A community group which wants to breathe new life into a small Inner Hebridean island has taken a major step forward in its bid to buy it.

The North West Mull Community Woodland Company wants to take over the 4500 acre Isle of Ulva, which was recently put on the market by its current owner.

The island is said to have attracted interest from wealthy investors, however the community group wants to entice residents with fresh housing stock and new economic activities such as farming and fishing.

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Scottish ministers have now given the group consent to register its interest in purchasing the island under land reform rules.

The Land Reform (Scotland) Act 2003 gives communities the right to register and then go on to buy land and assets under certain conditions. But while the powers have been successfully used across rural and urban Scotland, it is the first time permission has been granted to a community group to register interest in an island.

It means the group now has around eight months to create a viable economic plan and raise funds to take over the purchase of the island.

Ulva was put on the market by current owner Jamie Howard, whose family has owned the island for more than 70 years. While the island once had a thriving population of more than 800, it is currently home to just six residents.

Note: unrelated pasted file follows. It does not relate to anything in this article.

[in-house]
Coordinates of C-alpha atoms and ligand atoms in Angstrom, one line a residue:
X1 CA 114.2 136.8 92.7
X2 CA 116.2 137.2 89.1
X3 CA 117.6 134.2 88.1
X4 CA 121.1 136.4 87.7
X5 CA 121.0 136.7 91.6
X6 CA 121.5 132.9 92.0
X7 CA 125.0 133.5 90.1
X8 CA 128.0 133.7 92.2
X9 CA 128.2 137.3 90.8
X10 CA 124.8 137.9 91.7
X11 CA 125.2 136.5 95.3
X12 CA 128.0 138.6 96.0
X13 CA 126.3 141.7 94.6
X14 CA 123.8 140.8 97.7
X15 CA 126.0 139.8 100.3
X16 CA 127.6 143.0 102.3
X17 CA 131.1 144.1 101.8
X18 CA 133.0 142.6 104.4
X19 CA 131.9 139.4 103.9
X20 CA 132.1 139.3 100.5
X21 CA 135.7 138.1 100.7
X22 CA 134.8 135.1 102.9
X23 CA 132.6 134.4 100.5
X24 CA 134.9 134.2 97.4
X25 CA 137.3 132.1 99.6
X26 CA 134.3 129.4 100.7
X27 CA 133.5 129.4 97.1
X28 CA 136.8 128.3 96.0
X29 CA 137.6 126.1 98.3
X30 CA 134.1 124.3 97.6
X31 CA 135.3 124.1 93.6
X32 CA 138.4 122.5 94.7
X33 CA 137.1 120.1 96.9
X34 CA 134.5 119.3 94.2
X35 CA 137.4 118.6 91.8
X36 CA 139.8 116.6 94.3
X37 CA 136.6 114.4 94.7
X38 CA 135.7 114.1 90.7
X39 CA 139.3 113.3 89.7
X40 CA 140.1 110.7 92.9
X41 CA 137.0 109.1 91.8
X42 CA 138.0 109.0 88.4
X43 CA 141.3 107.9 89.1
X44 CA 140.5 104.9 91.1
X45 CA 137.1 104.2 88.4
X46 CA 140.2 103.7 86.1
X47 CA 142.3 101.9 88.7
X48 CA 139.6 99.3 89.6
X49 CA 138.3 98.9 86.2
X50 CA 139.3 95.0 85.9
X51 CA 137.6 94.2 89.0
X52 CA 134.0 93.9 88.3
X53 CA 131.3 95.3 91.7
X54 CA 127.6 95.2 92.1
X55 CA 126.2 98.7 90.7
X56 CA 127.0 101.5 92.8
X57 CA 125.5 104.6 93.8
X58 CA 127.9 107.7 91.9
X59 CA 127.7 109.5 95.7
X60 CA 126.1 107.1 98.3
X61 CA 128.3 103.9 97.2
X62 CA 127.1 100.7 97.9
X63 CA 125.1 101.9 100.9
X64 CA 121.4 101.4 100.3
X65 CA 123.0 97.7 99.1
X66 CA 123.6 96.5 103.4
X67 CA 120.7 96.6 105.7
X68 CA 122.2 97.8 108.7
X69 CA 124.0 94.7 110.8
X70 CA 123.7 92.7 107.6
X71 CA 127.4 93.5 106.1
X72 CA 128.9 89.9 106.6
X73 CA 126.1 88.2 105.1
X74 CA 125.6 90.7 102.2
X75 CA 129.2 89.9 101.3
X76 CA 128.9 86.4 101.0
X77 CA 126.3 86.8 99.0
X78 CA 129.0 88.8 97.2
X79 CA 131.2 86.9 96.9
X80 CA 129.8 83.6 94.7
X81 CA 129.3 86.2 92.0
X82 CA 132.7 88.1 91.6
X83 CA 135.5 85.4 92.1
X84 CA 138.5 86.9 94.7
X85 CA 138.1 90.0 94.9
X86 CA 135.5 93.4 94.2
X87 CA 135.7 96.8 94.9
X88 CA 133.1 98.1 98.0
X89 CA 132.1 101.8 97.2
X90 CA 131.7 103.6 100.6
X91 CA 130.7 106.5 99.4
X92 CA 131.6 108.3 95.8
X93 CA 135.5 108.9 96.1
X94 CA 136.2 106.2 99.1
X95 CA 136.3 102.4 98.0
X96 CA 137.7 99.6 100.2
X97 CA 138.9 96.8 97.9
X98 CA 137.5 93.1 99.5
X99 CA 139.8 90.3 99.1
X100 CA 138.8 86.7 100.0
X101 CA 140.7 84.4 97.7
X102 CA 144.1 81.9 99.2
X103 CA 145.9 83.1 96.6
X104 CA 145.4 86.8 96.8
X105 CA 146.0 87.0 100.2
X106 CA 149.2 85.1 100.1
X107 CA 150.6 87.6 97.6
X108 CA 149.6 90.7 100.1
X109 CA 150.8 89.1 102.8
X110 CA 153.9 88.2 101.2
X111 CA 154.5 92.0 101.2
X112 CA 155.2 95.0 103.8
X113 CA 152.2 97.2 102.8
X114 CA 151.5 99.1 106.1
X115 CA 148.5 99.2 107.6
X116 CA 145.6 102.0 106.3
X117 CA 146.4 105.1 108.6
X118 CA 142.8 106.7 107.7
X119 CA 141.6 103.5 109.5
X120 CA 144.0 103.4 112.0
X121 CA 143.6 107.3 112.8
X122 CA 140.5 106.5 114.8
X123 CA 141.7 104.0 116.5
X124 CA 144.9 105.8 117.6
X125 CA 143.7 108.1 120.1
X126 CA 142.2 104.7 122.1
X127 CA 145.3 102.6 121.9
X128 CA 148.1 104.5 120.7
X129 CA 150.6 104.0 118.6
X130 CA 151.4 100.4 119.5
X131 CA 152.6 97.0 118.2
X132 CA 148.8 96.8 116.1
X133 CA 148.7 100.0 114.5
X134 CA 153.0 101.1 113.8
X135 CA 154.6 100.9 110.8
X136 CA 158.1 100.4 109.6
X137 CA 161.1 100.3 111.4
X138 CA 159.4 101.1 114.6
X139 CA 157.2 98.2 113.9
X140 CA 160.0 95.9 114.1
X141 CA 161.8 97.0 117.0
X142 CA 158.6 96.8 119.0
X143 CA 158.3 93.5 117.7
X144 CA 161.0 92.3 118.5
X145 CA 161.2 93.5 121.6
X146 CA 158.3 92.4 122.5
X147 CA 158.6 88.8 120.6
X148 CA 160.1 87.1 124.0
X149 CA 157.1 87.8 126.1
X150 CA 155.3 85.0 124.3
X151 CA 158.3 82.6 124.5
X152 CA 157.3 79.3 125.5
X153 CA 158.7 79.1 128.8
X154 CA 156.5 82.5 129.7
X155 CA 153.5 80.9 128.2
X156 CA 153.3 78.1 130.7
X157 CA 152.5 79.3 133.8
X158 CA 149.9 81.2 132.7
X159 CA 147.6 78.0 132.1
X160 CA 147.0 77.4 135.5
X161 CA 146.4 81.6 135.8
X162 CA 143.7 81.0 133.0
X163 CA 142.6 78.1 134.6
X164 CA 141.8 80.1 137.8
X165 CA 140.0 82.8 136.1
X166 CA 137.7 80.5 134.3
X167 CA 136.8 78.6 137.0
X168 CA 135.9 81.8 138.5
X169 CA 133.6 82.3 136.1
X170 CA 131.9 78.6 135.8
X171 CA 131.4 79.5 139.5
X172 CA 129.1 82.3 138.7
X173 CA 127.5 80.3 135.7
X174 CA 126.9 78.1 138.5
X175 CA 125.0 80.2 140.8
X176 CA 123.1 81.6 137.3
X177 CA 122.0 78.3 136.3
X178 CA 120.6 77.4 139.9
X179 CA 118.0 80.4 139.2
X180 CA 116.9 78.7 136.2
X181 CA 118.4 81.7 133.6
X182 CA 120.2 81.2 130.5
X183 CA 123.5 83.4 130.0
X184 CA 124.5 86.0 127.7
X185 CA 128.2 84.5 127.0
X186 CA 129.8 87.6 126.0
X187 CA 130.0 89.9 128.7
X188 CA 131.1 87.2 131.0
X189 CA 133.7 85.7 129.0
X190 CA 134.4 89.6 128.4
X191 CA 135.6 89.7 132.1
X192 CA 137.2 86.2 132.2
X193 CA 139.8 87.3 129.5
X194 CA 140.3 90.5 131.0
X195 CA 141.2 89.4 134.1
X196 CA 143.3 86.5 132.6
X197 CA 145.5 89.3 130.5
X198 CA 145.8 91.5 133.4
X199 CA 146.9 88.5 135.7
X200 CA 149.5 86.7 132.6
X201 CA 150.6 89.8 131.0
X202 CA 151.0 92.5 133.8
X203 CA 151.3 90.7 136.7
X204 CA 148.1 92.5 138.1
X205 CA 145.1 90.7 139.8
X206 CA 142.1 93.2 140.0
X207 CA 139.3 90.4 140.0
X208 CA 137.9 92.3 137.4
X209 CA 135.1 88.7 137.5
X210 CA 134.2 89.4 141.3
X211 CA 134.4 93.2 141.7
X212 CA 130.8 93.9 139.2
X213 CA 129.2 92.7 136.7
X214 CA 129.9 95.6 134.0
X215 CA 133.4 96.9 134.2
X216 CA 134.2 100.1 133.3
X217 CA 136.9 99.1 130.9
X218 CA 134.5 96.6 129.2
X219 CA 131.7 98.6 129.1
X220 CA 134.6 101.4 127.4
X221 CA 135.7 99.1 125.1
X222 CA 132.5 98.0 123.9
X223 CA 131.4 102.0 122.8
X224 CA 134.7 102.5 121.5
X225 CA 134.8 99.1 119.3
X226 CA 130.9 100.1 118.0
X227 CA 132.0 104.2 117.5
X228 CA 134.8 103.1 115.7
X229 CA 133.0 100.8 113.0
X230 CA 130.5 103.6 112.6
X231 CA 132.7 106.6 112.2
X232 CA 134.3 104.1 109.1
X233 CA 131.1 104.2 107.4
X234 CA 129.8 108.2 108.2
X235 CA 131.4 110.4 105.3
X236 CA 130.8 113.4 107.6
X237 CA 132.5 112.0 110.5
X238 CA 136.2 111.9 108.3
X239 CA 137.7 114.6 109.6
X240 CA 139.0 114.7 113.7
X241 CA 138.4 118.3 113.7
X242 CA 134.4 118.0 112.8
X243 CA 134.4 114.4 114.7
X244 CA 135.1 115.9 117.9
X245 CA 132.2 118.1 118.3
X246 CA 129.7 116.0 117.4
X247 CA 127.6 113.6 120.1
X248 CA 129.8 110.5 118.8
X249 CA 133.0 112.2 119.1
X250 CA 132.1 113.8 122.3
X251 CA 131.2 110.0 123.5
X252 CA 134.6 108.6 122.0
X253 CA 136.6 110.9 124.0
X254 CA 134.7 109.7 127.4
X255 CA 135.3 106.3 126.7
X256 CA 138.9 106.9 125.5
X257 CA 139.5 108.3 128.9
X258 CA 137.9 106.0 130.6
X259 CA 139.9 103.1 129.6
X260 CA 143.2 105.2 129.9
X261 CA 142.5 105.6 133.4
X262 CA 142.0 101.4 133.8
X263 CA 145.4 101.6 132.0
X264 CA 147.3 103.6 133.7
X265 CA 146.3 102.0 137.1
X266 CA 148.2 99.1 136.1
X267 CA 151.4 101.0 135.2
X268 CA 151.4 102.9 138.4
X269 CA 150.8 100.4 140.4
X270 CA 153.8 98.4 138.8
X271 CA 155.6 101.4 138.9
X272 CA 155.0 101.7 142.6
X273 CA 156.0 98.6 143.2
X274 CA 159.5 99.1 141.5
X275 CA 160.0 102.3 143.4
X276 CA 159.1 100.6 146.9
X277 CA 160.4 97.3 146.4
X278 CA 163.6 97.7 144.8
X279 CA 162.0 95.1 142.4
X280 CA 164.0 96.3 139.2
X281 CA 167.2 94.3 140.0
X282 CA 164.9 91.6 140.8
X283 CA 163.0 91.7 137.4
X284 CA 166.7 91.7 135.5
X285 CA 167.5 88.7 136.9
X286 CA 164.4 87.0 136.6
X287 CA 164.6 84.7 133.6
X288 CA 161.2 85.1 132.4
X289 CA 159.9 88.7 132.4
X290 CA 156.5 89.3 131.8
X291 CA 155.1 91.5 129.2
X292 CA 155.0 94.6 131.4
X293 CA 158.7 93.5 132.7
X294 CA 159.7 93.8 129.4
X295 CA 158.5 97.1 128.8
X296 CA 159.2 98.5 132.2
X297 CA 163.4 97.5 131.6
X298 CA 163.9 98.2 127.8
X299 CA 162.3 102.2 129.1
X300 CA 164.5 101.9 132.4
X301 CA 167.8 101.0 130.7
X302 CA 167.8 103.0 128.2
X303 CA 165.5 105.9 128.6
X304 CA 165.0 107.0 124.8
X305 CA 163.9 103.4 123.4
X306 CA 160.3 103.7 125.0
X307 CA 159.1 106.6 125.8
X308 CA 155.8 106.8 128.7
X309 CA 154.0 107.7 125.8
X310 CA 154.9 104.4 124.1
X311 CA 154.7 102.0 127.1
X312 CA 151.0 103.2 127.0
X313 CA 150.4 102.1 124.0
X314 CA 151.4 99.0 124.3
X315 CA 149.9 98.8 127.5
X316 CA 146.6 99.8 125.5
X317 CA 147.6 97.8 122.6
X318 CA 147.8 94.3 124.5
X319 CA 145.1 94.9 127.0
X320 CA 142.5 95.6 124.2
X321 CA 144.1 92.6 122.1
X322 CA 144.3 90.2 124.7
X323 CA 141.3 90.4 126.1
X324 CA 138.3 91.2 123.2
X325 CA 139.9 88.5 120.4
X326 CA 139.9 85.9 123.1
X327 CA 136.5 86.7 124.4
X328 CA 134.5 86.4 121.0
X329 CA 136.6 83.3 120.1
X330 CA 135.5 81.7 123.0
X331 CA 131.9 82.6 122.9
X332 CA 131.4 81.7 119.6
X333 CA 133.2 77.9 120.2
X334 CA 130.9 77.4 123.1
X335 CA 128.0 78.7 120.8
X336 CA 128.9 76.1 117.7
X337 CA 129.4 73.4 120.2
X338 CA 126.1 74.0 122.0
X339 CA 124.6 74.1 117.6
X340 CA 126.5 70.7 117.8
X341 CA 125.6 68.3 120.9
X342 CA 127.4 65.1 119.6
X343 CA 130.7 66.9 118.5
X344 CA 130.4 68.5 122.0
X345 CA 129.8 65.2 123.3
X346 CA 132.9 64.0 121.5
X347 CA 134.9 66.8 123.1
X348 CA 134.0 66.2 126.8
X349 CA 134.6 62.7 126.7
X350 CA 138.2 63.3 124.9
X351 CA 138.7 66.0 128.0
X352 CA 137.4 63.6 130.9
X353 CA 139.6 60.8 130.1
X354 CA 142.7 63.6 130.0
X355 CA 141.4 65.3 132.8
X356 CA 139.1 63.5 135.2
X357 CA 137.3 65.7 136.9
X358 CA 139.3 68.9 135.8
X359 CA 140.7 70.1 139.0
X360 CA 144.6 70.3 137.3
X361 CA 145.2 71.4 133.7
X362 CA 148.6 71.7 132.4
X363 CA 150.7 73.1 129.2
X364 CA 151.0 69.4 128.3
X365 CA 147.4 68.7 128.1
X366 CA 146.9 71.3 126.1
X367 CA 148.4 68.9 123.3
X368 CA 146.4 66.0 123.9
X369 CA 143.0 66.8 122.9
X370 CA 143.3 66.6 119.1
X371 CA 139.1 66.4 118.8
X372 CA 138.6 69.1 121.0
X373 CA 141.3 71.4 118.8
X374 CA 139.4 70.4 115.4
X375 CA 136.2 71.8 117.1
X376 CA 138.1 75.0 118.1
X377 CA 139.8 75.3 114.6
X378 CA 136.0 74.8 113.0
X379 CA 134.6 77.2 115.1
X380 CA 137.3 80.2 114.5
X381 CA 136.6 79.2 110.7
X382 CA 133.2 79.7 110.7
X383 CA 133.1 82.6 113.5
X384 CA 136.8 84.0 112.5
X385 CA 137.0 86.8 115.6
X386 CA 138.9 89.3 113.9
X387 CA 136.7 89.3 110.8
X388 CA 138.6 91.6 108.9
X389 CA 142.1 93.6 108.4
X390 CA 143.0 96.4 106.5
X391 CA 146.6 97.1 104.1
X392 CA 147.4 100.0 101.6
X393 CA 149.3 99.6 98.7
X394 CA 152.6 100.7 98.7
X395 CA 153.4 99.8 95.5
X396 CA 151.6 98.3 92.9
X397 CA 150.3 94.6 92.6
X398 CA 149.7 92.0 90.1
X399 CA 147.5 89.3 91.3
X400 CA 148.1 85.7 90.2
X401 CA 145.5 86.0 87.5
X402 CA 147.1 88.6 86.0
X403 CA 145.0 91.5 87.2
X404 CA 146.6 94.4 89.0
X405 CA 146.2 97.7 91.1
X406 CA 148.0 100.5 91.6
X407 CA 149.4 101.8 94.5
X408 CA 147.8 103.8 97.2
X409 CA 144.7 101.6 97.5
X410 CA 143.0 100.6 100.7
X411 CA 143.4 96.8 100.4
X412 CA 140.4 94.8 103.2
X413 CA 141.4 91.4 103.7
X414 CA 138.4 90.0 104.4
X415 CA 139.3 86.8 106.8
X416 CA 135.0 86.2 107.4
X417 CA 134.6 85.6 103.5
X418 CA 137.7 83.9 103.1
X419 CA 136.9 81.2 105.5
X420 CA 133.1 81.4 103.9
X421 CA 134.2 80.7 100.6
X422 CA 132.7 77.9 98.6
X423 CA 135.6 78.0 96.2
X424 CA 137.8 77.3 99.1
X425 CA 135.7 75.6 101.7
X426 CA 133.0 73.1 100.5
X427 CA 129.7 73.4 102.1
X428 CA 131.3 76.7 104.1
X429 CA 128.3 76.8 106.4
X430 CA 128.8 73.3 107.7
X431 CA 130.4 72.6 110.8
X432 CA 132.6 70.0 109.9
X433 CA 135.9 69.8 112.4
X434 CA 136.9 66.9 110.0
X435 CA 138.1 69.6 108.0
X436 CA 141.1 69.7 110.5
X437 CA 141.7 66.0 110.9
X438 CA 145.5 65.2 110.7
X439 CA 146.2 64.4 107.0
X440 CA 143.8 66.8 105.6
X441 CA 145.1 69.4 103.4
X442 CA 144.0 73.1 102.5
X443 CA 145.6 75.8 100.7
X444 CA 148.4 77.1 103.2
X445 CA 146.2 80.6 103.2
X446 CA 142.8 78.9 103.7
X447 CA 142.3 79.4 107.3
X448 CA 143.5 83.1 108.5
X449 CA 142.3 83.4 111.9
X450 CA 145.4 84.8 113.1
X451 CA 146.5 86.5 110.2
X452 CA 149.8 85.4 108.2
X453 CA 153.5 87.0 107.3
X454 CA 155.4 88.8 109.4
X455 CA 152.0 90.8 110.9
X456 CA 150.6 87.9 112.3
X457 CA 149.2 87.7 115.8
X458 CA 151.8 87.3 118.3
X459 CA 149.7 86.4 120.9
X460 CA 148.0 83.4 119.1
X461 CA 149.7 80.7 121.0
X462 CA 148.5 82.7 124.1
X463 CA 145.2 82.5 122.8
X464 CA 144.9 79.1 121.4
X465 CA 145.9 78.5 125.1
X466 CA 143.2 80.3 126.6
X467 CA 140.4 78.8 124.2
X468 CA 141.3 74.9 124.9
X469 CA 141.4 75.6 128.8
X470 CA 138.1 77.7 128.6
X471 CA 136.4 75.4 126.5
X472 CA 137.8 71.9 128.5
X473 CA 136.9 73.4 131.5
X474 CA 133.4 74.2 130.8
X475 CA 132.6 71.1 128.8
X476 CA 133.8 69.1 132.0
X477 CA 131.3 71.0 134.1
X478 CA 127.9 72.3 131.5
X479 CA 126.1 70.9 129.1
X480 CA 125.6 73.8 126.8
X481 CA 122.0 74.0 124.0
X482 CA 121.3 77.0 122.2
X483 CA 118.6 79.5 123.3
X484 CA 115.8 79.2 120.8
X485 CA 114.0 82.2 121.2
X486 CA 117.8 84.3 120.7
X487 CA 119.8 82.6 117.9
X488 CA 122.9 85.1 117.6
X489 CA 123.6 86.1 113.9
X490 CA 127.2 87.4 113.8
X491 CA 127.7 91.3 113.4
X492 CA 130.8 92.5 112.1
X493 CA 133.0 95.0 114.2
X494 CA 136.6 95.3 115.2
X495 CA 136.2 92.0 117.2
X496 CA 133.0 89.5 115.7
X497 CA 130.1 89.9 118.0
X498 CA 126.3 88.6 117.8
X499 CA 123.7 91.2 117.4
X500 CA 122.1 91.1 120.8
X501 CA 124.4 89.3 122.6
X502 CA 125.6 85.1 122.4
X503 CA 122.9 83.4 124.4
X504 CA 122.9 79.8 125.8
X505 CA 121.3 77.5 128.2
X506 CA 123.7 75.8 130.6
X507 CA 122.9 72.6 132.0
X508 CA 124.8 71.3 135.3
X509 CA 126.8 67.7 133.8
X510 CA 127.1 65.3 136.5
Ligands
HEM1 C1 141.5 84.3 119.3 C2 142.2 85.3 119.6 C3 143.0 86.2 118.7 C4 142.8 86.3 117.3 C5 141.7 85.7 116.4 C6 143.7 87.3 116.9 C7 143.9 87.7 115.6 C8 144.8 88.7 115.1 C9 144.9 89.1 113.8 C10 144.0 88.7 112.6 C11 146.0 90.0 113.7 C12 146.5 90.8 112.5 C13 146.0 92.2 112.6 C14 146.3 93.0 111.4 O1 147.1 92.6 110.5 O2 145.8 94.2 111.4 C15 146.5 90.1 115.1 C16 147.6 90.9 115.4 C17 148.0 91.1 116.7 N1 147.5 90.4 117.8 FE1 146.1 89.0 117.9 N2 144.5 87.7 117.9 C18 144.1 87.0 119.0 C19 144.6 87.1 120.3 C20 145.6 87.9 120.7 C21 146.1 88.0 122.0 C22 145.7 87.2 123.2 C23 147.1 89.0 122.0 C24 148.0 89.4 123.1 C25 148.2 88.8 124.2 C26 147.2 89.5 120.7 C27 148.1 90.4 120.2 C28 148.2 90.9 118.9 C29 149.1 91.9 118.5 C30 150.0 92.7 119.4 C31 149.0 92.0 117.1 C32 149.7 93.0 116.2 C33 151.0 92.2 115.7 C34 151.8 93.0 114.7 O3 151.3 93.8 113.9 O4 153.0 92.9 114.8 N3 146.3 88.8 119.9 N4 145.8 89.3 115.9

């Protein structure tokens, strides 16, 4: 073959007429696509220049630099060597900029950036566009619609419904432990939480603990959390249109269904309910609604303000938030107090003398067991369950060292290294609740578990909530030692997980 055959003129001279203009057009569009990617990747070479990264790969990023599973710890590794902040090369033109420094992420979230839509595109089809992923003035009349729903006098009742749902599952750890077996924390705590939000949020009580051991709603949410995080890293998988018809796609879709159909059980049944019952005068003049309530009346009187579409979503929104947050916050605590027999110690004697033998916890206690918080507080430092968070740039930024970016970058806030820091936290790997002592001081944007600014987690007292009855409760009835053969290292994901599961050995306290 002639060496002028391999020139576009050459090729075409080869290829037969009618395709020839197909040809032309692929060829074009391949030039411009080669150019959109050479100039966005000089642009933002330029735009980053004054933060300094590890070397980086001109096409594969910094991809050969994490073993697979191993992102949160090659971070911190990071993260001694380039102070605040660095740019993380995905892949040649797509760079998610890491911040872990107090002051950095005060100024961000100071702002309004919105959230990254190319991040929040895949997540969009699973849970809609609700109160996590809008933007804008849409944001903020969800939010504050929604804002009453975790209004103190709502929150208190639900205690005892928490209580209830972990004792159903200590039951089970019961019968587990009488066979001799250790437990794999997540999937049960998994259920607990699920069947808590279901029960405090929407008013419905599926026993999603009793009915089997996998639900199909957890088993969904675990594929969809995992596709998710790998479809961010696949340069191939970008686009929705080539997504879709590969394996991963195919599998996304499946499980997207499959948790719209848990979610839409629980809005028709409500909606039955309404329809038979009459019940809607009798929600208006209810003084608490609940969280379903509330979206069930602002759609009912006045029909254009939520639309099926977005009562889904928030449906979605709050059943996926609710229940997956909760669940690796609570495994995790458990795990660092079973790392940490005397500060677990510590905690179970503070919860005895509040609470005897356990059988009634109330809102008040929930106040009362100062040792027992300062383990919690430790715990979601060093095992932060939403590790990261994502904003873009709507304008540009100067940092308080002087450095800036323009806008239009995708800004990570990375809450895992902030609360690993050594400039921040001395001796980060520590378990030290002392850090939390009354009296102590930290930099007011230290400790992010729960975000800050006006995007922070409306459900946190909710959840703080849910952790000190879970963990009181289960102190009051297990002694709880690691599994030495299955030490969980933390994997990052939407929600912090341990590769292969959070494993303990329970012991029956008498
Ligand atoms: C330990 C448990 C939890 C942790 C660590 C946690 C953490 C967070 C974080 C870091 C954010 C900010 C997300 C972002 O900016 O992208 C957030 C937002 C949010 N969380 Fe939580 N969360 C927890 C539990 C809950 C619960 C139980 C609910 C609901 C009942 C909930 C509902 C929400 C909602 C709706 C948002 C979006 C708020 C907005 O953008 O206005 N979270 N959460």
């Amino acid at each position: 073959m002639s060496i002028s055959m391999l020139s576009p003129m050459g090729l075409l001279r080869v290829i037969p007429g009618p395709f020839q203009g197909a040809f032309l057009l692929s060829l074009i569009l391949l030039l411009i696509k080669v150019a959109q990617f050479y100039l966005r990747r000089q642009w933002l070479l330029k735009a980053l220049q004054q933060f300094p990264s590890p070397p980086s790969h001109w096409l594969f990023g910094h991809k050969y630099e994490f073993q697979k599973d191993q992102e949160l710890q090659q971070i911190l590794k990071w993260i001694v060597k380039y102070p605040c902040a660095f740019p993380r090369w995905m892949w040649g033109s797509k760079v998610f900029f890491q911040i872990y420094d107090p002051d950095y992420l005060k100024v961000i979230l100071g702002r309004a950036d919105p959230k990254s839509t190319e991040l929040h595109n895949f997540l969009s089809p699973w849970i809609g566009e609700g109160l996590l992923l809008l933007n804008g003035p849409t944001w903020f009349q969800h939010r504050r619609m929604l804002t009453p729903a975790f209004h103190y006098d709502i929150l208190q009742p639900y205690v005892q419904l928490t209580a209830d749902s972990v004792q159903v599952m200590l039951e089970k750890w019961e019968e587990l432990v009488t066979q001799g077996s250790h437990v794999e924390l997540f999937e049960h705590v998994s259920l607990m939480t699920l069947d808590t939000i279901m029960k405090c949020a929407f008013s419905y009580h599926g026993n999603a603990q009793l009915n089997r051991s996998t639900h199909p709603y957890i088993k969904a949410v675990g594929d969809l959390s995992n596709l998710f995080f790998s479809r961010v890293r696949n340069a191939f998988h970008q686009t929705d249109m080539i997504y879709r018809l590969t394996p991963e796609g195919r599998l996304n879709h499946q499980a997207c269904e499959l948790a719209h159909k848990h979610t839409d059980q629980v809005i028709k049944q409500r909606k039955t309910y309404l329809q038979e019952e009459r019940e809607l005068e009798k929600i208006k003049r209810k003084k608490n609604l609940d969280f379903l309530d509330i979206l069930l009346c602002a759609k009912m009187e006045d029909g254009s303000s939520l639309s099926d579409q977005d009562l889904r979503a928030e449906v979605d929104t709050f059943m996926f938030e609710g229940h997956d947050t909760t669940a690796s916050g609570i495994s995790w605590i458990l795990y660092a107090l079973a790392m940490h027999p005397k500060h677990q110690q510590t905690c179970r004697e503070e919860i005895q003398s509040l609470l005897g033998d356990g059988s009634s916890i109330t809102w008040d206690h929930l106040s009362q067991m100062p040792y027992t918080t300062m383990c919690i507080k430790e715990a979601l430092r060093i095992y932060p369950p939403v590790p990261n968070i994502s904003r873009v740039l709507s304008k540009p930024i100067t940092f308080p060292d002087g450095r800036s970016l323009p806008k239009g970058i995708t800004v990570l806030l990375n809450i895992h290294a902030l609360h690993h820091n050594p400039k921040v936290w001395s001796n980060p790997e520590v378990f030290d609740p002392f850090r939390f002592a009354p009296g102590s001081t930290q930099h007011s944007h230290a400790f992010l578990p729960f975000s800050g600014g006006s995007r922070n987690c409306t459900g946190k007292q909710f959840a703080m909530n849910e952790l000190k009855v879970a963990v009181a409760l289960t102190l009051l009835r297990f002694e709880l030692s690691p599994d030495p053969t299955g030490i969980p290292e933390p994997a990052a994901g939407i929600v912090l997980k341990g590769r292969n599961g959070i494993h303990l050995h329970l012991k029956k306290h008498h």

Land Reform Secretary Roseanna Cunningham said community right to buy powers is unlocking the potential in urban, rural and island communities and giving local people a say in their future.

“The Isle of Ulva is steeped in history and rich in wildlife. At its height Ulva had over 800 residents and now has only a handful, a story which is unfortunately all too common to many of our island communities.

“The North West Mull Community Woodland Company is the first organisation to use community right to buy powers to register interest in buying an island. One of the group’s key objectives is to increase Ulva’s population and other small communities should take encouragement from the group’s ambitious plans.”

North West Mull Community Woodland Company Ltd – known as The Woodies – was set up in 2006 and has already successfully taken over acres of forests on Mull from the Forestry Commission Scotland.

Ulva is not the first Scottish island to attempt a community buyout. The Isle of Eigg Heritage Trust successfully took ownership of the Isle of Eigg in 1997, after meeting the sale price of £1.5m through a series of grants and a major fundraising campaign.